As for Everton, the group stage of the Europa League would only provide further humiliation – Atalanta destroyed them twice and Lyon also completed the double over the blues, including an emphatic 3-0 scoreline in France. Their only points would come against Cypriot outfit Apollon Limassol, and even then they couldn’t beat them at Goodison. The only victory came at the final attempt, in a dead rubber match in Cyprus with both teams already out.

By this time, the team were under new management. Koeman was dismissed in October after yet another heavy defeat, this time at home to Arsenal.

The number one target, Marco Silva, proved elusive as Watford refused Everton permission to approach. Any hopes that caretaker manager David Unsworth could steady the ship quickly evaporated, and after 2 thrashings in the space of 3 days, against Alalanta and Southampton, desperate action was required.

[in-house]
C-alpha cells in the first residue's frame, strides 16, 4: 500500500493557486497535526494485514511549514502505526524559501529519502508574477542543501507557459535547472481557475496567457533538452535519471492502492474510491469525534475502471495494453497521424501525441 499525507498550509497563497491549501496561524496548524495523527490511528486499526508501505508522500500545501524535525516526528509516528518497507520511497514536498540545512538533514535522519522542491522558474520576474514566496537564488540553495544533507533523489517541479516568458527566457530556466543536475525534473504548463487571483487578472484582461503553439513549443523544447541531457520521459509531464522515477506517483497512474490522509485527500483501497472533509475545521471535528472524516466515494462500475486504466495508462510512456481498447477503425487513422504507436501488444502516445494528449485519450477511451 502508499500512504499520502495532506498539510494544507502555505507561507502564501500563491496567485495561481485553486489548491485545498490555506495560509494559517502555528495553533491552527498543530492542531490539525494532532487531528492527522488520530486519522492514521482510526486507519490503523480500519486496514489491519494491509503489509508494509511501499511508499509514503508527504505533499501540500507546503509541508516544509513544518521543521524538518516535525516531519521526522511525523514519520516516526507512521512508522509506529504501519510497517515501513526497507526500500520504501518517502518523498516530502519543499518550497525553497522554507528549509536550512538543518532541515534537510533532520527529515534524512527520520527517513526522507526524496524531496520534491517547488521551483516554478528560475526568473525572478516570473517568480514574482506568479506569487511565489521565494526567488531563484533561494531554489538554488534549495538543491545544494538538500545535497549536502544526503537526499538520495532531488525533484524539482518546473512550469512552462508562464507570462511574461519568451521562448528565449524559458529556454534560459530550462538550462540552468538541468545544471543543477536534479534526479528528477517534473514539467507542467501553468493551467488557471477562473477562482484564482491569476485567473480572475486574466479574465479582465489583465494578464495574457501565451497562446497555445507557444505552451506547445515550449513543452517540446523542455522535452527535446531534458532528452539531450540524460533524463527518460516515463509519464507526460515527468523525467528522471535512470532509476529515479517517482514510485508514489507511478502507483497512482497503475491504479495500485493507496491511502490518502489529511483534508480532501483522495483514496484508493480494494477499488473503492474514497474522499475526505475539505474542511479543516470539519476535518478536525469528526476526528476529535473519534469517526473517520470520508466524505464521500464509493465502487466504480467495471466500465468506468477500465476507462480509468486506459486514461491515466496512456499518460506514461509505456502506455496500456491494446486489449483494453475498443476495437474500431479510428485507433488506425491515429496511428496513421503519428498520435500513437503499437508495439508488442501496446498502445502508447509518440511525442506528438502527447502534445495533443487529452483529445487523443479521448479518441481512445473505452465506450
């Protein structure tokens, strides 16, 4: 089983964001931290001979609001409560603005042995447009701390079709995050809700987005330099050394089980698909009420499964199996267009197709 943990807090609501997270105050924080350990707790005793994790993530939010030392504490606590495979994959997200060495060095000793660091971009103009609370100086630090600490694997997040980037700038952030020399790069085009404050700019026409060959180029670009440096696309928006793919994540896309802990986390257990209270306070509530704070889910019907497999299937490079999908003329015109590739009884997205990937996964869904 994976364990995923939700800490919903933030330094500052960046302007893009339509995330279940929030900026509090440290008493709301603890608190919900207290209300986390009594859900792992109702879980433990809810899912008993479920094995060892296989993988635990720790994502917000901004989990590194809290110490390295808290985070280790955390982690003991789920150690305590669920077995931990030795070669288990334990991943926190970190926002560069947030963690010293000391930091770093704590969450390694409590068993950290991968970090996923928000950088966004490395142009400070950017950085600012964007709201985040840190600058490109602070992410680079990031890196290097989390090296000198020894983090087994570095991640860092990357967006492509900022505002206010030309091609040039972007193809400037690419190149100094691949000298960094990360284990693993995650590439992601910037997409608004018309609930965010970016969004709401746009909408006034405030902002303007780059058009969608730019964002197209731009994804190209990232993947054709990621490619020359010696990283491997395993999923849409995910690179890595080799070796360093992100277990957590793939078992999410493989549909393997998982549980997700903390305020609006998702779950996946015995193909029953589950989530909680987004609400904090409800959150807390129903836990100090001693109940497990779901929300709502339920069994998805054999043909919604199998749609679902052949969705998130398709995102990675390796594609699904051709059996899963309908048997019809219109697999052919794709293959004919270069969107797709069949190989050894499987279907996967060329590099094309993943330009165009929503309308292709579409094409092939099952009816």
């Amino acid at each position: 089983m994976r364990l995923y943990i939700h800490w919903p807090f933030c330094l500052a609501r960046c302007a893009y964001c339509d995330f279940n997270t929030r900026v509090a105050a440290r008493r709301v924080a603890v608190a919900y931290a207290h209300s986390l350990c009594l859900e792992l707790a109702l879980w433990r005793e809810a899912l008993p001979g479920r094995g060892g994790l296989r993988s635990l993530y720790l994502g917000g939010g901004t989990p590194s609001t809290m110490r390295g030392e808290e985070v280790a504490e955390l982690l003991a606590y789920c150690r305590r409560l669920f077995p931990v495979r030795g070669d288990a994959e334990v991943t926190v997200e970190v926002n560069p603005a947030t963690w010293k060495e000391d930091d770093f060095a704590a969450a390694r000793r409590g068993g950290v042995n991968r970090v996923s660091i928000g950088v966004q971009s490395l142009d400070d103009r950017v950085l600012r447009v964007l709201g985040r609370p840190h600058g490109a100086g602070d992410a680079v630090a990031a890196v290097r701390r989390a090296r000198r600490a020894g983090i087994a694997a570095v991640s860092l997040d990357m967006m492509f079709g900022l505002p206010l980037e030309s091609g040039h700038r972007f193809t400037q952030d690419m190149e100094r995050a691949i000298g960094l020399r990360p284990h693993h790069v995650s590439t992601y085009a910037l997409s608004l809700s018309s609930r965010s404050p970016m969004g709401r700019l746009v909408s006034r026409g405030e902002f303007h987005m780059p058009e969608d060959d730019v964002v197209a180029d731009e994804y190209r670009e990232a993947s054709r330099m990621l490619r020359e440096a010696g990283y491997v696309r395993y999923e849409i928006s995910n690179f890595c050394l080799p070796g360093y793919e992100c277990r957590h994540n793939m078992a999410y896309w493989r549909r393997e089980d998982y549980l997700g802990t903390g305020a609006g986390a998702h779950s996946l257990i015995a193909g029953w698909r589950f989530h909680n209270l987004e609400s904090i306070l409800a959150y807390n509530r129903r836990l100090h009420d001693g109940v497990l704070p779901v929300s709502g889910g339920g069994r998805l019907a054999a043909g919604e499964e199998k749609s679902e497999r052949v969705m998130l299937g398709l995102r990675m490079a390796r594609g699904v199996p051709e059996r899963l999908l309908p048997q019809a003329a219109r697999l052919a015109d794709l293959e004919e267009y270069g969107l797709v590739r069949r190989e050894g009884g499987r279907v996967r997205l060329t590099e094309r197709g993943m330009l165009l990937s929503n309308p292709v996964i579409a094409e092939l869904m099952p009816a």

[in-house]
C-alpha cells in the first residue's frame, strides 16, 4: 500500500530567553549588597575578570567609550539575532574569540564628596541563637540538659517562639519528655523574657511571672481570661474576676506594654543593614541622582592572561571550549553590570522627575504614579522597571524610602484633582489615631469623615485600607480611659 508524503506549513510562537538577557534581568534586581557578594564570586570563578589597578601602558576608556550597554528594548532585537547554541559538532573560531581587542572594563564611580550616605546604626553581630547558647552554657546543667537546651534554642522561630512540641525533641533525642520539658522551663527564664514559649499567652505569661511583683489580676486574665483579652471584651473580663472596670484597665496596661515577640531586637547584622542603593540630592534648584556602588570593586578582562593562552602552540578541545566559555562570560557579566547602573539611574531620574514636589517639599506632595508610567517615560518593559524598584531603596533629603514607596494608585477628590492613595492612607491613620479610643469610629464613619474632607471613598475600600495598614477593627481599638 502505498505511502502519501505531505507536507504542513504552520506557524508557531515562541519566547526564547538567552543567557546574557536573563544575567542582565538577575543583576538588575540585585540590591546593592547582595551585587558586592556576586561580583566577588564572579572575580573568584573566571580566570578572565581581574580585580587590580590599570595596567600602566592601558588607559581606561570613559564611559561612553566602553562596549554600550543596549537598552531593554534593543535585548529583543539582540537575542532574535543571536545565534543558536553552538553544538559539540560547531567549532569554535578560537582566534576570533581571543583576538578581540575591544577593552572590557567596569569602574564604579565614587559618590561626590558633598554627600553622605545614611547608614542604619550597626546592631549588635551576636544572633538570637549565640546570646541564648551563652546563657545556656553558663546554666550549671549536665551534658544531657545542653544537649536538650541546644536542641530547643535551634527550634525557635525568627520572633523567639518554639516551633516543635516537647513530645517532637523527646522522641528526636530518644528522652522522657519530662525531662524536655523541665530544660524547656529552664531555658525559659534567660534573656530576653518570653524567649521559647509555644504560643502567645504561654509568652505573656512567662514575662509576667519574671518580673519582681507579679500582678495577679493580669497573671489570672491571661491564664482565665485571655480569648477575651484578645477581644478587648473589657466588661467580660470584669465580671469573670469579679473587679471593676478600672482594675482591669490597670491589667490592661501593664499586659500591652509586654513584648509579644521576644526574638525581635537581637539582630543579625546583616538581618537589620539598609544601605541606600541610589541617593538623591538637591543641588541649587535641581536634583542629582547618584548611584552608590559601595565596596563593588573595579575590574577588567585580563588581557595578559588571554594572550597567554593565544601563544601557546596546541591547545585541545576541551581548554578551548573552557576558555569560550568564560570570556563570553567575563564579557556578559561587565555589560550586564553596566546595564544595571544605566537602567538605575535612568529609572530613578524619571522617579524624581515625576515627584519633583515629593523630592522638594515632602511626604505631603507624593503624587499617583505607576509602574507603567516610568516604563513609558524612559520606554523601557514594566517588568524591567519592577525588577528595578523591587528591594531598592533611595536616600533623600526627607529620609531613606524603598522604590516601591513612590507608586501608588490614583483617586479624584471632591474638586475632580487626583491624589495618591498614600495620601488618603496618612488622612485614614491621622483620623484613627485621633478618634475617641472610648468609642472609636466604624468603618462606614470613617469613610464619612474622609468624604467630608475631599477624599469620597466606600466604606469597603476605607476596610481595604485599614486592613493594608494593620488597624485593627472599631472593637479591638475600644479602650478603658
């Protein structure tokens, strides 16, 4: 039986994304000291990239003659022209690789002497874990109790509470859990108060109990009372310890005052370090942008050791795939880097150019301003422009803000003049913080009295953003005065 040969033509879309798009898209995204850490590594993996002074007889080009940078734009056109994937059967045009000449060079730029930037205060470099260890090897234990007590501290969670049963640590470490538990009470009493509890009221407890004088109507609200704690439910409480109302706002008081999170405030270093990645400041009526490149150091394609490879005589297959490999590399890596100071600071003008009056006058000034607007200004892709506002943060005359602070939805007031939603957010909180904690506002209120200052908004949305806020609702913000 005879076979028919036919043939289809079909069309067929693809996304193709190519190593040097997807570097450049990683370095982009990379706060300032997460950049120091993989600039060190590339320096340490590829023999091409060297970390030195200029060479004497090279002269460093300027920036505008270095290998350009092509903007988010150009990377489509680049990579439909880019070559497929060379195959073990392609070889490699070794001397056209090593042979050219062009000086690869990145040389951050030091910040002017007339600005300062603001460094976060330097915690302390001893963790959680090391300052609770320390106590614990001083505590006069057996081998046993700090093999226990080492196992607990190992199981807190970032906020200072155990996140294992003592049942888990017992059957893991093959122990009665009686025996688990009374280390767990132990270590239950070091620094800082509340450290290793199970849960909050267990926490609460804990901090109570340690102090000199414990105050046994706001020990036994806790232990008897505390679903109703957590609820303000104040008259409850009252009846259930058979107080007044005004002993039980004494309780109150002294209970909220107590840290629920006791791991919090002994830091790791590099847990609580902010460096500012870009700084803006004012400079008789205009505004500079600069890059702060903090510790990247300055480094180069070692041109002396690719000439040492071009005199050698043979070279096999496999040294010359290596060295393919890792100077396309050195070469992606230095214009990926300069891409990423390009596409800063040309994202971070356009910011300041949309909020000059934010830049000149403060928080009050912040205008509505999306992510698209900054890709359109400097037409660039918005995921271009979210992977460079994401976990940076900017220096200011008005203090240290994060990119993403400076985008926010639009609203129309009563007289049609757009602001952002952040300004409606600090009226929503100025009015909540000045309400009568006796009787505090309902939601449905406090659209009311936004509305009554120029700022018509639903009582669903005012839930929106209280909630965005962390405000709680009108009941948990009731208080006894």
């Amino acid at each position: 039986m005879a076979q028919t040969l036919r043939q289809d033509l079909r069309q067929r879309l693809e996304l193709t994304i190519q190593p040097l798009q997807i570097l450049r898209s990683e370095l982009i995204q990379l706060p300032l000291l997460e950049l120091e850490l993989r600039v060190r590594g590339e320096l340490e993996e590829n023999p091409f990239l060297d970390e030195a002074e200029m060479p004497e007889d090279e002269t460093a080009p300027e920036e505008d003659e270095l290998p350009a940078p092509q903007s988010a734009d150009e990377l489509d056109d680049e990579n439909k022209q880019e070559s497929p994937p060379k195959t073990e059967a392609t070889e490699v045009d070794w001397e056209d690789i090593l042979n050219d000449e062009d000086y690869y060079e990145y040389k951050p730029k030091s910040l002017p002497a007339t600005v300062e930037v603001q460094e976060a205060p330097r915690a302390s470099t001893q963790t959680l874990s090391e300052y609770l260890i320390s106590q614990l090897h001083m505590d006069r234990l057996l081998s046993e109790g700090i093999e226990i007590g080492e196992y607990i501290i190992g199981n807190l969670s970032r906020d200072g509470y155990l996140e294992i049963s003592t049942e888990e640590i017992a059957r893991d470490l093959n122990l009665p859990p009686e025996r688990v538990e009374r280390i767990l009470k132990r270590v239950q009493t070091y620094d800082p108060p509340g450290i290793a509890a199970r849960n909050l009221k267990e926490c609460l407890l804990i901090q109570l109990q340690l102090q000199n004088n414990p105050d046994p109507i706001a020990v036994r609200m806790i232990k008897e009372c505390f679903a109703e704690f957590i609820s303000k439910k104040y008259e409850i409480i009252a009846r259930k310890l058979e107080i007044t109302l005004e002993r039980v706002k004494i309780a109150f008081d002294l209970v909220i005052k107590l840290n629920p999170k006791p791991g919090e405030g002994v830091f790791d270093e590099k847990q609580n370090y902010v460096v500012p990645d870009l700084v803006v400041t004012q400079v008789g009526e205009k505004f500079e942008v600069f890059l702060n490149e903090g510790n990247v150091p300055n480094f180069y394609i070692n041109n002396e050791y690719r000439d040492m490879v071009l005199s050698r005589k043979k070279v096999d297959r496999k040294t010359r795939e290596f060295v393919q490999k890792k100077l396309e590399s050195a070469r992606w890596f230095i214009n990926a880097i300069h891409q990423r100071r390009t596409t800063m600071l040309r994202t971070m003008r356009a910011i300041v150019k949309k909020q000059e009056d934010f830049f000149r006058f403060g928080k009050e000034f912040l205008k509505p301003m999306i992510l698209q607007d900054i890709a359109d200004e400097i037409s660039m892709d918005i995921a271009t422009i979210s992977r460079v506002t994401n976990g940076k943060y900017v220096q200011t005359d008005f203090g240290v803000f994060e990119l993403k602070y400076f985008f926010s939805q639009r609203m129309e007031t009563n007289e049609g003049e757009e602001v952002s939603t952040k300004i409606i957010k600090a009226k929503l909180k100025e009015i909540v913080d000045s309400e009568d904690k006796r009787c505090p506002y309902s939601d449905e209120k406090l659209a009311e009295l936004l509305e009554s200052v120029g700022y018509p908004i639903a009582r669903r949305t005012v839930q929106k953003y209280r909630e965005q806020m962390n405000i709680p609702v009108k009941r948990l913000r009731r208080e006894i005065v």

Enter Big Sam.

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Reader Comments (1)

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Dennis Stevens
1 Posted 12/08/2022 at 17:23:06
One of our many false dawns!

I'm not sure, and I wasn't sure then, that such desperate action was required. Unsworth dragged us out of the Bottom 3 and Allardyce, despite his far greater experience, additional time to work with the players, and a transfer window, failed to improve on Unsworth's League performance.